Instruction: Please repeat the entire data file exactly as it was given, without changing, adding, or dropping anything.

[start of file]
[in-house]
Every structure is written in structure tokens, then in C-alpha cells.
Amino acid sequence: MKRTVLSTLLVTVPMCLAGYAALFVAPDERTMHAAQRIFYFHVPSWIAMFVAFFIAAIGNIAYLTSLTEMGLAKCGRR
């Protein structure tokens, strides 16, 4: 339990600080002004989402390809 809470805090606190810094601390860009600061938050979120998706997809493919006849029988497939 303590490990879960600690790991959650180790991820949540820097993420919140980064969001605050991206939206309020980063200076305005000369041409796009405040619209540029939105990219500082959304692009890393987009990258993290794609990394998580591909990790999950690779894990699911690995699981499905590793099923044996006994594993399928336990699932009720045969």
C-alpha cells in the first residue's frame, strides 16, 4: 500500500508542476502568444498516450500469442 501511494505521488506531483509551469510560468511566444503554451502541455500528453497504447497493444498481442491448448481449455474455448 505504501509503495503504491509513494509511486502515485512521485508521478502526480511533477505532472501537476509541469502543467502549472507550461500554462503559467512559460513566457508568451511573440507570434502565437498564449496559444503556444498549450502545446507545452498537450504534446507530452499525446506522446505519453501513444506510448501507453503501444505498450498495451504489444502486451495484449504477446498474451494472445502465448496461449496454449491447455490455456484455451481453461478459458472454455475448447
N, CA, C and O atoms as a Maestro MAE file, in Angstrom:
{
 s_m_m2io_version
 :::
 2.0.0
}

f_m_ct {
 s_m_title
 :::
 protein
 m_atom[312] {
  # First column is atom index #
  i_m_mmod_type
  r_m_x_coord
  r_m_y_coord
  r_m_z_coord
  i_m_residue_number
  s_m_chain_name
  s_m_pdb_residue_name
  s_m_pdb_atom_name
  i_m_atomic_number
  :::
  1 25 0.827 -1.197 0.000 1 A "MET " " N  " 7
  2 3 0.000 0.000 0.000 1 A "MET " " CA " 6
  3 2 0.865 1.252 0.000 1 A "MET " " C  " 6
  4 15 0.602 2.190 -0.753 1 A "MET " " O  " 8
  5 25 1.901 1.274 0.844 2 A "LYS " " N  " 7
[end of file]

[in-house]
Every structure is written in structure tokens, then in C-alpha cells.
Amino acid sequence: MKRTVLSTLLVTVPMCLAGYAALFVAPDERTMHAAQRIFYFHVPSWIAMFVAFFIAAIGNIAYLTSLTEMGLAKCGRR
């Protein structure tokens, strides 16, 4: 339990600080002004989402390809 809470805090606190810094601390860009600061938050979120998706997809493919006849029988497939 303590490990879960600690790991959650180790991820949540820097993420919140980064969001605050991206939206309020980063200076305005000369041409796009405040619209540029939105990219500082959304692009890393987009990258993290794609990394998580591909990790999950690779894990699911690995699981499905590793099923044996006994594993399928336990699932009720045969």
C-alpha cells in the first residue's frame, strides 16, 4: 500500500508542476502568444498516450500469442 501511494505521488506531483509551469510560468511566444503554451502541455500528453497504447497493444498481442491448448481449455474455448 505504501509503495503504491509513494509511486502515485512521485508521478502526480511533477505532472501537476509541469502543467502549472507550461500554462503559467512559460513566457508568451511573440507570434502565437498564449496559444503556444498549450502545446507545452498537450504534446507530452499525446506522446505519453501513444506510448501507453503501444505498450498495451504489444502486451495484449504477446498474451494472445502465448496461449496454449491447455490455456484455451481453461478459458472454455475448447
N, CA, C and O atoms as a Maestro MAE file, in Angstrom:
{
 s_m_m2io_version
 :::
 2.0.0
}

f_m_ct {
 s_m_title
 :::
 protein
 m_atom[312] {
  # First column is atom index #
  i_m_mmod_type
  r_m_x_coord
  r_m_y_coord
  r_m_z_coord
  i_m_residue_number
  s_m_chain_name
  s_m_pdb_residue_name
  s_m_pdb_atom_name
  i_m_atomic_number
  :::
  1 25 0.827 -1.197 0.000 1 A "MET " " N  " 7
  2 3 0.000 0.000 0.000 1 A "MET " " CA " 6
  3 2 0.865 1.252 0.000 1 A "MET " " C  " 6
  4 15 0.602 2.190 -0.753 1 A "MET " " O  " 8
  5 25 1.901 1.274 0.844 2 A "LYS " " N  " 7